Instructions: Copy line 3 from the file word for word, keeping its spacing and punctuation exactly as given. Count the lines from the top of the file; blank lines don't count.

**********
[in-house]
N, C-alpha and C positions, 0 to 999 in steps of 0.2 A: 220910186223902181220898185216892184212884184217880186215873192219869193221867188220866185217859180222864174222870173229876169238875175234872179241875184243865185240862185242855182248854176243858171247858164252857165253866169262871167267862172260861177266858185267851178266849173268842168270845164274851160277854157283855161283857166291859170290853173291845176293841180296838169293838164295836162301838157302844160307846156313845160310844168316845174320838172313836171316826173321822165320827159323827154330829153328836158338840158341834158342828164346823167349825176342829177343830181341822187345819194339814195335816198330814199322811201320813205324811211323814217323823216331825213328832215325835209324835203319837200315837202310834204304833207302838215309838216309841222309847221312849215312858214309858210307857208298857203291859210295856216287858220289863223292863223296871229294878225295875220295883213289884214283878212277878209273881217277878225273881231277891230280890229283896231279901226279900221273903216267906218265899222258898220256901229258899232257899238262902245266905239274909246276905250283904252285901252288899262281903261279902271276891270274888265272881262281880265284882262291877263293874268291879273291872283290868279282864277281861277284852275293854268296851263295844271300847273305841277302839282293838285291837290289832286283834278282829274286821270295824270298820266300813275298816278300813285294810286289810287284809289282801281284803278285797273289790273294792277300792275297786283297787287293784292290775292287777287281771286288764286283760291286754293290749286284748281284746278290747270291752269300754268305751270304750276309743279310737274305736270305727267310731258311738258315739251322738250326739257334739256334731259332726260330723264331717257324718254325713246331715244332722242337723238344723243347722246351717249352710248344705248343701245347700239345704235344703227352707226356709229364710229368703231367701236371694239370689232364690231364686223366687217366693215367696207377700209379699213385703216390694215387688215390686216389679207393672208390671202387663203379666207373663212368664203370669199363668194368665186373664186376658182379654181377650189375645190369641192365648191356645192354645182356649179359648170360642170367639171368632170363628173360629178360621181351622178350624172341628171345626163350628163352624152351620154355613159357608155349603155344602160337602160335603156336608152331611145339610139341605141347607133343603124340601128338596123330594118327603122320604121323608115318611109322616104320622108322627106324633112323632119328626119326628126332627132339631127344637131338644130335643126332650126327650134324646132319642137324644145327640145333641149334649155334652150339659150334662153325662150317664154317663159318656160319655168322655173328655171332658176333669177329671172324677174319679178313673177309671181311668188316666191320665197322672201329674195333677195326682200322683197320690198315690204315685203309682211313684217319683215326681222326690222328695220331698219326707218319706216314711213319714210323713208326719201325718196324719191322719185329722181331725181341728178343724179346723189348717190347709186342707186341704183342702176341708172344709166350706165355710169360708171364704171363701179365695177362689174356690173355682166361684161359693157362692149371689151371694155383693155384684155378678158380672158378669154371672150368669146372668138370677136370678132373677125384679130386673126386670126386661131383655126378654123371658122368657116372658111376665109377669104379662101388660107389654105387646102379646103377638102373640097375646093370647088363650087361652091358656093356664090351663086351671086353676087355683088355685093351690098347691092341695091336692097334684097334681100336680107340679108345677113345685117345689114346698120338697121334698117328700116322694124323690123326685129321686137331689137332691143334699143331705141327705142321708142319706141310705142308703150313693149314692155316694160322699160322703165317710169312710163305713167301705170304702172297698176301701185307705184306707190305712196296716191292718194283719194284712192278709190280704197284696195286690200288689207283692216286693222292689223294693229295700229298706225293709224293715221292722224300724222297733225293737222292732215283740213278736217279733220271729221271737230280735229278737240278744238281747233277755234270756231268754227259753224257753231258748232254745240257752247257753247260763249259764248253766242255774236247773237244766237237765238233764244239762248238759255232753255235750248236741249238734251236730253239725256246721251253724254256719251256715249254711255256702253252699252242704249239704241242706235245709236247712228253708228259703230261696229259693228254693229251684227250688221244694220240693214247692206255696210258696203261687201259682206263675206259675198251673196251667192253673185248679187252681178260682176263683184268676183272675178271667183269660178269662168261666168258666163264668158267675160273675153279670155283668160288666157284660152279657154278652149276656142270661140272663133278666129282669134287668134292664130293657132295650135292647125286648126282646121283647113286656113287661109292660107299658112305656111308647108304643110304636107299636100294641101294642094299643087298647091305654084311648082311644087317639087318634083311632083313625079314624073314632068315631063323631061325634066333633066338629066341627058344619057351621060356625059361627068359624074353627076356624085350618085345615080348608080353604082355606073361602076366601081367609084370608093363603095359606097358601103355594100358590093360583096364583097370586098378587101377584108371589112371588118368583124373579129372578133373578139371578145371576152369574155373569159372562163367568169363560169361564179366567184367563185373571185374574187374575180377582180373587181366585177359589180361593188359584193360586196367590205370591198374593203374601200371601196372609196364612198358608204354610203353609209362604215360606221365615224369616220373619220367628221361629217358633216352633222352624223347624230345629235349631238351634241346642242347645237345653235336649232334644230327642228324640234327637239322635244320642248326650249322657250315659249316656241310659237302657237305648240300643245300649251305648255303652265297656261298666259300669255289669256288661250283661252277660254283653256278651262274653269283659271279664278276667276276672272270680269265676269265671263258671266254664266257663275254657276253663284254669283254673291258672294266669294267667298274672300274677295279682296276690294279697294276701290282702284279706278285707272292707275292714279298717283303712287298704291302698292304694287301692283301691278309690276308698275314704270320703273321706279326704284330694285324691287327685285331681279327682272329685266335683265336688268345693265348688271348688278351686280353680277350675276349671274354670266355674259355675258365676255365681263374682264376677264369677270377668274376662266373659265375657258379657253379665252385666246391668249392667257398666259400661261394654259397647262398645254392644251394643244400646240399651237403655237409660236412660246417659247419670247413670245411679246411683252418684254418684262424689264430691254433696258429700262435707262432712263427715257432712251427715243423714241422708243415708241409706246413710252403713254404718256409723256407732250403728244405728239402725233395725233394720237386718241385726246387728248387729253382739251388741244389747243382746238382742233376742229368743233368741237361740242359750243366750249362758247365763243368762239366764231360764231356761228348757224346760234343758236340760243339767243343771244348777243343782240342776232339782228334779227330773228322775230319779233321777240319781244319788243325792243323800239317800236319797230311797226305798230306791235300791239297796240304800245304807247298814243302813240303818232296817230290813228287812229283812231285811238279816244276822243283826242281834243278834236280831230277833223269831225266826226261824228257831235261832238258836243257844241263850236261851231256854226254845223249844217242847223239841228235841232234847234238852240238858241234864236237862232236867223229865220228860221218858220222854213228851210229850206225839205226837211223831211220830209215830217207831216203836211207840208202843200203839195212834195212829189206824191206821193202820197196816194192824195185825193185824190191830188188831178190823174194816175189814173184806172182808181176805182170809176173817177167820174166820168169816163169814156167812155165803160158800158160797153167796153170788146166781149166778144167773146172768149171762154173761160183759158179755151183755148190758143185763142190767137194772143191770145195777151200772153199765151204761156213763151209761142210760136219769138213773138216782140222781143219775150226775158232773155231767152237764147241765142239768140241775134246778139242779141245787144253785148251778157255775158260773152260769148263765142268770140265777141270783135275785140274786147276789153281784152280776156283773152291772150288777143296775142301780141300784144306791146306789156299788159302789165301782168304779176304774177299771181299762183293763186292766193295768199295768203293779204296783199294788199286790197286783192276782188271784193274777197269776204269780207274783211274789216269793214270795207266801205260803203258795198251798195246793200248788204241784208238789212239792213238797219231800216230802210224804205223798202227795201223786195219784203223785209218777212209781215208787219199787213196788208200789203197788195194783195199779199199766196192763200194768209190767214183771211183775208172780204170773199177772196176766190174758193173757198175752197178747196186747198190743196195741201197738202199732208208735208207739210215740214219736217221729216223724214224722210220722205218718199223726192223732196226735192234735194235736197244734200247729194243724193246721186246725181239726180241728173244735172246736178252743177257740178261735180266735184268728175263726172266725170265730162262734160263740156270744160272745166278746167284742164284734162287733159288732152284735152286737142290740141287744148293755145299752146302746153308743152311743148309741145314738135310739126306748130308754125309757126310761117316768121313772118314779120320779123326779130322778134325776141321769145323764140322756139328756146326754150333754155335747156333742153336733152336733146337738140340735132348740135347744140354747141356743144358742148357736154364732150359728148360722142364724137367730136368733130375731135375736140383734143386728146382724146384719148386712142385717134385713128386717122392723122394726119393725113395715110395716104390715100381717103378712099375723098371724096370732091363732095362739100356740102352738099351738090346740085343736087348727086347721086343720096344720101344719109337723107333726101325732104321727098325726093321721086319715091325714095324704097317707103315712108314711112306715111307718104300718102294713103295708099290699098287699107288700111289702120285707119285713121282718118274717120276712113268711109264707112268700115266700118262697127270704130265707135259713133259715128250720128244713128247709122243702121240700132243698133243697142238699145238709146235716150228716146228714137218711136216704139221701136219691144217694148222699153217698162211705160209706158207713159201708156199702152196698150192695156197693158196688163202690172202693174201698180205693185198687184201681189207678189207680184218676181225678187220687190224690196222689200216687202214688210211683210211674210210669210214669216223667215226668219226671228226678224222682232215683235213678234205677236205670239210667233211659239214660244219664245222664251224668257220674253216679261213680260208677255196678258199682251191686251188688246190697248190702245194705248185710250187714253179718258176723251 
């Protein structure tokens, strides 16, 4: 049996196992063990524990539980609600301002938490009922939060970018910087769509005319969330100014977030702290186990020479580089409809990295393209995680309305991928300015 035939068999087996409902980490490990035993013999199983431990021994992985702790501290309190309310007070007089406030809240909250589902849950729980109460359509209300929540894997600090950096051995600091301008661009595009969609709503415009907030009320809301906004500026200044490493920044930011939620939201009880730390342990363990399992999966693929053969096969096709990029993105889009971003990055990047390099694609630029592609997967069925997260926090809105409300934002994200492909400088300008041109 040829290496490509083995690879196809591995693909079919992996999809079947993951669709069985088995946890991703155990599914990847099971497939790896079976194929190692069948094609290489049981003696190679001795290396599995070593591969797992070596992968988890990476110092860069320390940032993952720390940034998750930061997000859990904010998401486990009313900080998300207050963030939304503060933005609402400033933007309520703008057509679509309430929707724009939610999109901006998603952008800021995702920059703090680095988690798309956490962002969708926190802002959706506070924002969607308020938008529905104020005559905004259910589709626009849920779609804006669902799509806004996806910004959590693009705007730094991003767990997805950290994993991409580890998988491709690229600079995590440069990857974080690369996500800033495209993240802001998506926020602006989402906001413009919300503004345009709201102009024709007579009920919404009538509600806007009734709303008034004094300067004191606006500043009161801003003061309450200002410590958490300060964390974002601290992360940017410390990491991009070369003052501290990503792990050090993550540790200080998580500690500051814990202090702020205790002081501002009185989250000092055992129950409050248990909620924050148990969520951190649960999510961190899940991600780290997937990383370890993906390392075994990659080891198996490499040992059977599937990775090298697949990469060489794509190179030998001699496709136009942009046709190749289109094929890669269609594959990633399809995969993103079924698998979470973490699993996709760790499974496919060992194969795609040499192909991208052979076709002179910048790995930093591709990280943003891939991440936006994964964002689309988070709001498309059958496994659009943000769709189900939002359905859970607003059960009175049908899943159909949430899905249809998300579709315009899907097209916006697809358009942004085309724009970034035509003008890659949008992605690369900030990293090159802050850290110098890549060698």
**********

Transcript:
């Protein structure tokens, strides 16, 4: 049996196992063990524990539980609600301002938490009922939060970018910087769509005319969330100014977030702290186990020479580089409809990295393209995680309305991928300015 035939068999087996409902980490490990035993013999199983431990021994992985702790501290309190309310007070007089406030809240909250589902849950729980109460359509209300929540894997600090950096051995600091301008661009595009969609709503415009907030009320809301906004500026200044490493920044930011939620939201009880730390342990363990399992999966693929053969096969096709990029993105889009971003990055990047390099694609630029592609997967069925997260926090809105409300934002994200492909400088300008041109 040829290496490509083995690879196809591995693909079919992996999809079947993951669709069985088995946890991703155990599914990847099971497939790896079976194929190692069948094609290489049981003696190679001795290396599995070593591969797992070596992968988890990476110092860069320390940032993952720390940034998750930061997000859990904010998401486990009313900080998300207050963030939304503060933005609402400033933007309520703008057509679509309430929707724009939610999109901006998603952008800021995702920059703090680095988690798309956490962002969708926190802002959706506070924002969607308020938008529905104020005559905004259910589709626009849920779609804006669902799509806004996806910004959590693009705007730094991003767990997805950290994993991409580890998988491709690229600079995590440069990857974080690369996500800033495209993240802001998506926020602006989402906001413009919300503004345009709201102009024709007579009920919404009538509600806007009734709303008034004094300067004191606006500043009161801003003061309450200002410590958490300060964390974002601290992360940017410390990491991009070369003052501290990503792990050090993550540790200080998580500690500051814990202090702020205790002081501002009185989250000092055992129950409050248990909620924050148990969520951190649960999510961190899940991600780290997937990383370890993906390392075994990659080891198996490499040992059977599937990775090298697949990469060489794509190179030998001699496709136009942009046709190749289109094929890669269609594959990633399809995969993103079924698998979470973490699993996709760790499974496919060992194969795609040499192909991208052979076709002179910048790995930093591709990280943003891939991440936006994964964002689309988070709001498309059958496994659009943000769709189900939002359905859970607003059960009175049908899943159909949430899905249809998300579709315009899907097209916006697809358009942004085309724009970034035509003008890659949008992605690369900030990293090159802050850290110098890549060698």